It was on Beaker Street where I discovered artists like Jethro Tull, Pink Floyd, Albert King, Phil Ochs, East of Eden, Tom Rush, Grateful Dead, and Herbie Mann among many others, including Jaime Brockett singing about ‘The Legend of the U.S.S. Titanic’ and Deep Water Reunion covering the Tom Paxton ballad, ‘Cindy’s Crying.’ And what a pleasure it was to hear full versions of songs by familiar artists — versions not constrained by the three- or four-minute time limit so common on commercial radio then.

Cylde Clifford at KAAY

Thanks to the Internet Archive digital library, portions of some original Beaker Street programs have been preserved. Here you can listen to the first hour of a program originally broadcast on June 26, 1970:

The playlist for that first hour was:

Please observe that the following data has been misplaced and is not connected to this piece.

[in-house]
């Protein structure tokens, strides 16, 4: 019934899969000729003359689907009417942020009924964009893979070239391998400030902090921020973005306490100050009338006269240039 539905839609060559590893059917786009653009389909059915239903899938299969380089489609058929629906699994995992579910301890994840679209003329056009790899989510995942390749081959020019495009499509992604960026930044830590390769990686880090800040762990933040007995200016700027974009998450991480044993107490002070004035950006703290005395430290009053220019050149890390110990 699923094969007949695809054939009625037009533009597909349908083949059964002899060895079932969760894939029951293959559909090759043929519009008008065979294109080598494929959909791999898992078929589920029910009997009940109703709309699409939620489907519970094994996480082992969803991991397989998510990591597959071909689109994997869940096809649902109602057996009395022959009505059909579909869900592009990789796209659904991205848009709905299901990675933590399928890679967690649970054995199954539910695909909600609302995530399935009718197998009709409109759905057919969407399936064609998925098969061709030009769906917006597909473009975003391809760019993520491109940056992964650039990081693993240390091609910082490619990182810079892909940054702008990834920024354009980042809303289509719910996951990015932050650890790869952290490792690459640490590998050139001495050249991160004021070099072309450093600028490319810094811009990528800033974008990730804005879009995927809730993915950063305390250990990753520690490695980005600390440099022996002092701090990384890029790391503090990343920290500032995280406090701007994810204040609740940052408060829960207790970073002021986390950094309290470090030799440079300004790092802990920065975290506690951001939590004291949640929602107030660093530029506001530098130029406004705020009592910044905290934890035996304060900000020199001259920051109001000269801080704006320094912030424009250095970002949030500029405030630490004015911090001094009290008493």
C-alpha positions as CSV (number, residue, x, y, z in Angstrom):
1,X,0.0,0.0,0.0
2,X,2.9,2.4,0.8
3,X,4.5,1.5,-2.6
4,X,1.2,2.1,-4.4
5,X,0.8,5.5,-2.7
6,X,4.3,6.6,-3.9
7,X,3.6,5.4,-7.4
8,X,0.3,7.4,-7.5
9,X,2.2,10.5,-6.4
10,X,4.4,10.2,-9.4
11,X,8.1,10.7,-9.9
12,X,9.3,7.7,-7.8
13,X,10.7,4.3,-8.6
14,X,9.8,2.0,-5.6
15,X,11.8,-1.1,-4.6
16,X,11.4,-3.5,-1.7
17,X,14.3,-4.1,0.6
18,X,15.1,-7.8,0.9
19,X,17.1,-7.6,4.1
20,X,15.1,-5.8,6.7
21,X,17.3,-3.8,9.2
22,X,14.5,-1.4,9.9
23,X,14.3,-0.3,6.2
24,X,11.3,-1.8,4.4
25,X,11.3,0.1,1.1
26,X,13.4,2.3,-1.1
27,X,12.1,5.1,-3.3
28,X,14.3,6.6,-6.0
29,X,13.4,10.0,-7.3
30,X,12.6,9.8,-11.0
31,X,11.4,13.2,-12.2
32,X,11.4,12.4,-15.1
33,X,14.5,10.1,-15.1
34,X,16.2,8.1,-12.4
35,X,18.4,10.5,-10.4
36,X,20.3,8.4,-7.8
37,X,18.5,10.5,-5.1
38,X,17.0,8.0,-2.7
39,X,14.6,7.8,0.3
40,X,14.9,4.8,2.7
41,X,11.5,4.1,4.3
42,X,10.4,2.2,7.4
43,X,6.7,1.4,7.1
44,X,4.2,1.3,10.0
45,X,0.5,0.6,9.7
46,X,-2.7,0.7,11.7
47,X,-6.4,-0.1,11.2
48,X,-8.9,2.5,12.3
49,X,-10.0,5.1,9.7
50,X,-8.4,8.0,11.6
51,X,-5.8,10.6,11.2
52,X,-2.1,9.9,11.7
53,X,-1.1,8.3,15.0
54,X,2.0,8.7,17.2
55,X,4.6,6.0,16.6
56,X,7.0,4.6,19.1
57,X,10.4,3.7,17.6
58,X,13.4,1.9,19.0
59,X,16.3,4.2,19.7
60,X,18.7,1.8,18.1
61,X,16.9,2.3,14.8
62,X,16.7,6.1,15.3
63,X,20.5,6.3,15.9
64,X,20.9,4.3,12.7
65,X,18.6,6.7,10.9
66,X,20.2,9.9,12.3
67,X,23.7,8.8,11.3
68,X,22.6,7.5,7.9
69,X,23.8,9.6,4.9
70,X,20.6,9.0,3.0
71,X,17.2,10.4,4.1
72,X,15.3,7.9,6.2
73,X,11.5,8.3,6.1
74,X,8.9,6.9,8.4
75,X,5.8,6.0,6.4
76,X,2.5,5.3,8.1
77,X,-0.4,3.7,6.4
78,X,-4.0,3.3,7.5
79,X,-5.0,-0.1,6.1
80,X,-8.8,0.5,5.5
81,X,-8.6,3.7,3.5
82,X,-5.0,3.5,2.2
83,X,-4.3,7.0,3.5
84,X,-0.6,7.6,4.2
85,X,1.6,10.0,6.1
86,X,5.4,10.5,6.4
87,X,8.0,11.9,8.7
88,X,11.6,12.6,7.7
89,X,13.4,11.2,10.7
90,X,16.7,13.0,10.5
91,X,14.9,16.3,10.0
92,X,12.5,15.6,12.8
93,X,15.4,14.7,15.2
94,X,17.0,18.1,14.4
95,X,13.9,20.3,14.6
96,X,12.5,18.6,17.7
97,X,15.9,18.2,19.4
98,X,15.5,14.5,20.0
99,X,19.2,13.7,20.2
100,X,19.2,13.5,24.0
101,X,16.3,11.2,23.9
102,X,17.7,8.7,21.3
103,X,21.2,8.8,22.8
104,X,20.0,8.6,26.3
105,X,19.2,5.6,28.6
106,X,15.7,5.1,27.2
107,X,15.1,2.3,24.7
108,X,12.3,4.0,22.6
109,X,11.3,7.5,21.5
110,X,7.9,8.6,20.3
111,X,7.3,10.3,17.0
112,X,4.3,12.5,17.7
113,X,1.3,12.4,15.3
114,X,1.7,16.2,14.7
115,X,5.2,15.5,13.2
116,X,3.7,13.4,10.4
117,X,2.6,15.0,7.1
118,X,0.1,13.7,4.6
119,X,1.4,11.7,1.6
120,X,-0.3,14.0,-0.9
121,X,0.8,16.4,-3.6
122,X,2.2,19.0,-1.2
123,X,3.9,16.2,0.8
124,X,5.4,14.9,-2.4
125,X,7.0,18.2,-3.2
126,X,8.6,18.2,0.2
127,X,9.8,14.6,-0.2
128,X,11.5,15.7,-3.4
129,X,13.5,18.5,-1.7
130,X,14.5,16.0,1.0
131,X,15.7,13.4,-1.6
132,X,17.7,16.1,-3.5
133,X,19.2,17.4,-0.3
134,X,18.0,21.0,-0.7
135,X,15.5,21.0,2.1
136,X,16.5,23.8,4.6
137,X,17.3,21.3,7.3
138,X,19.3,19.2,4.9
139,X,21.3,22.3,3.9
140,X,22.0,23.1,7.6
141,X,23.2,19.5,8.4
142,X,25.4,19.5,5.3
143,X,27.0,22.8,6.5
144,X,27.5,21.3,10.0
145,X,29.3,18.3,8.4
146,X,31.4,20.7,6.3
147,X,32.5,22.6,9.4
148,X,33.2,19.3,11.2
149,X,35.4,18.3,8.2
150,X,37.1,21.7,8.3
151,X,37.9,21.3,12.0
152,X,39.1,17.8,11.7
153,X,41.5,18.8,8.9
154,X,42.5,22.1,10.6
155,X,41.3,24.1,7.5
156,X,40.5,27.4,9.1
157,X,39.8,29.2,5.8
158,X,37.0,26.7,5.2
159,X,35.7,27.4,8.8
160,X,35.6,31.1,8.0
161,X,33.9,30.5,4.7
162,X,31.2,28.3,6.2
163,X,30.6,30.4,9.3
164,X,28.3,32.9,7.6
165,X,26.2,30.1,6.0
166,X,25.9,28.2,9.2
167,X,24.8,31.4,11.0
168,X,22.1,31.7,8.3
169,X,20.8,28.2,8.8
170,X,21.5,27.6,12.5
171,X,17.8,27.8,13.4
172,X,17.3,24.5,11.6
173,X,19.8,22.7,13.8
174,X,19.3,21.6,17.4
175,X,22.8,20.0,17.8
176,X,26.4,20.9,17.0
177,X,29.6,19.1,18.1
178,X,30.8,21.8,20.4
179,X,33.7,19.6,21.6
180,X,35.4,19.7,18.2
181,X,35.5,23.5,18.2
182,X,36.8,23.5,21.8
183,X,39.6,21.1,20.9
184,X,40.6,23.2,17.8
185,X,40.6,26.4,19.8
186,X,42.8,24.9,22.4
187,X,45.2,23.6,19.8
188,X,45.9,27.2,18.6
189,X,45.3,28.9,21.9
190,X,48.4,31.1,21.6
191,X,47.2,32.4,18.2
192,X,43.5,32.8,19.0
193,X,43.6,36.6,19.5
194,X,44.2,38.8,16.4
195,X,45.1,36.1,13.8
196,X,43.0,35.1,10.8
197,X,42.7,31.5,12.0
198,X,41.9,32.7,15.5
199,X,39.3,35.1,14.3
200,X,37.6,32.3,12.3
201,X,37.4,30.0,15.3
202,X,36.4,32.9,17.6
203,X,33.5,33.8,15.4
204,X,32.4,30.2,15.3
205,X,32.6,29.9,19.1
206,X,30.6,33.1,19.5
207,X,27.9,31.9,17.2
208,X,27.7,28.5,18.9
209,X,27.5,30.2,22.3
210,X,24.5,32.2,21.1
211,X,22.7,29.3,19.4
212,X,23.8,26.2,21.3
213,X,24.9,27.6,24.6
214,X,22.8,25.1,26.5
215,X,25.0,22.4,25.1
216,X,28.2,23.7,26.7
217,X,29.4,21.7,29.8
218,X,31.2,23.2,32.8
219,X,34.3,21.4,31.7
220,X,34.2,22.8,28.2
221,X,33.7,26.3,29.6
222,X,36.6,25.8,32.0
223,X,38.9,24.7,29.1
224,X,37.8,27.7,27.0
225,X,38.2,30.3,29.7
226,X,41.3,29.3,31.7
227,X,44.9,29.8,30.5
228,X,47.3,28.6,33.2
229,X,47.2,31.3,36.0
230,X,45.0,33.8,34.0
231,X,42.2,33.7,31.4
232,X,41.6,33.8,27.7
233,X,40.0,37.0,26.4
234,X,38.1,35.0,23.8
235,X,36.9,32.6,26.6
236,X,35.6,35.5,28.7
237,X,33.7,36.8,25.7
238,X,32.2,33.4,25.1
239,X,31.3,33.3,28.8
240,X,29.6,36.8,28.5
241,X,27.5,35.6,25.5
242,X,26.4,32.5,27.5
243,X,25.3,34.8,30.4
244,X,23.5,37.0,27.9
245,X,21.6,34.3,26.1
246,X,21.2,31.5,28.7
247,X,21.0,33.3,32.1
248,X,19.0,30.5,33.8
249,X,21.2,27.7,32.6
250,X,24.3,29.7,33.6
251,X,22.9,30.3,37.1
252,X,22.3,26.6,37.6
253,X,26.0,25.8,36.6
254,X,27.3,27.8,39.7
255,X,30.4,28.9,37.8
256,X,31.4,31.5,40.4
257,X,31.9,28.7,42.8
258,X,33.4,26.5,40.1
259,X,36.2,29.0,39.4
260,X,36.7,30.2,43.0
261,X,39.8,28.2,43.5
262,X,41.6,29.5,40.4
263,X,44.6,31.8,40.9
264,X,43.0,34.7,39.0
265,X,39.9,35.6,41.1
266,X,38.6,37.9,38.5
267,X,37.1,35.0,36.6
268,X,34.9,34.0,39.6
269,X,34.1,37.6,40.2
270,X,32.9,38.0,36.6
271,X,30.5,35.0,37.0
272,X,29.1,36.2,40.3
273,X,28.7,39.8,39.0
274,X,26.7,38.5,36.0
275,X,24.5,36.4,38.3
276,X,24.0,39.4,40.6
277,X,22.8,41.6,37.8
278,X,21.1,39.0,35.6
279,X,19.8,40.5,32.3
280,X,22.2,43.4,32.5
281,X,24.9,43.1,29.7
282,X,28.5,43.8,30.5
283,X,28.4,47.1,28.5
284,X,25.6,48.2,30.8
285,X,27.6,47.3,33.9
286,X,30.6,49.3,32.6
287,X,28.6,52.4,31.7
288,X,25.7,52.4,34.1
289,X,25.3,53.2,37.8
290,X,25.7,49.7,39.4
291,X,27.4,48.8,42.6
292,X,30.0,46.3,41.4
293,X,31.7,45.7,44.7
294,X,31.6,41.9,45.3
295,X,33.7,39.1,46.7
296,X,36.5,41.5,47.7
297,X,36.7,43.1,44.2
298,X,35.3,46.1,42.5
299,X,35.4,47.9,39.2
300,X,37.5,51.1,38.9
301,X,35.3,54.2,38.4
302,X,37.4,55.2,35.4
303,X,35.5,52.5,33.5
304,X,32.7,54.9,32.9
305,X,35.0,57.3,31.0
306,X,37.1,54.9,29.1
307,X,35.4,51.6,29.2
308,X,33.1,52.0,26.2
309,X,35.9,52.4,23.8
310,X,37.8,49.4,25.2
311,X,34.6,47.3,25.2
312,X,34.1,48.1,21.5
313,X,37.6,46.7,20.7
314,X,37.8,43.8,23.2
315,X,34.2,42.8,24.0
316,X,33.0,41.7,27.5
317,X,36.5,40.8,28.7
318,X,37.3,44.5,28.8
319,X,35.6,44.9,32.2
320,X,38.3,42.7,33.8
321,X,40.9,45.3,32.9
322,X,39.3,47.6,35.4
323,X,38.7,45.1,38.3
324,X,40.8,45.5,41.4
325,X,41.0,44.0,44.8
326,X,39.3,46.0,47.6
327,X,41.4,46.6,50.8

Sugarloaf – ‘Green Eyed Lady’ (from Sugarloaf)
Sugarloaf – ‘The Train Kept a Rollin’ (Stroll On)’ (from Sugarloaf)
Temptations – ‘Ball of Confusion’ (7″ single)
East of Eden – ‘Xhorkom/Ramadhan/In the Snow For a Blow’ (from Snafu)
Flow – ‘Arlene’ (features Don Felder on guitar; from a now rare album, Flow, on CTI)
East of Eden – ‘Gum Arabic Confucious’ (from Snafu)
Grand Funk Railroad – ‘Hooked On Love’ (from Closer To Home)
MC5 – ‘Ramblin’ Rose’ (from Kick Out the Jams)
MC5 – ‘Kick Out the Jams’ (radio version uses “brothers and sisters” in place of  the opening expletive) (from Kick Out the Jams)
Bob Dylan – ‘Like a Rolling Stone’ (from Self Portrait)
John Hartford – ‘To Say’ (from Iron Mountain Depot)
The Amboy Dukes – ‘Prodigal Man’ (from Migration)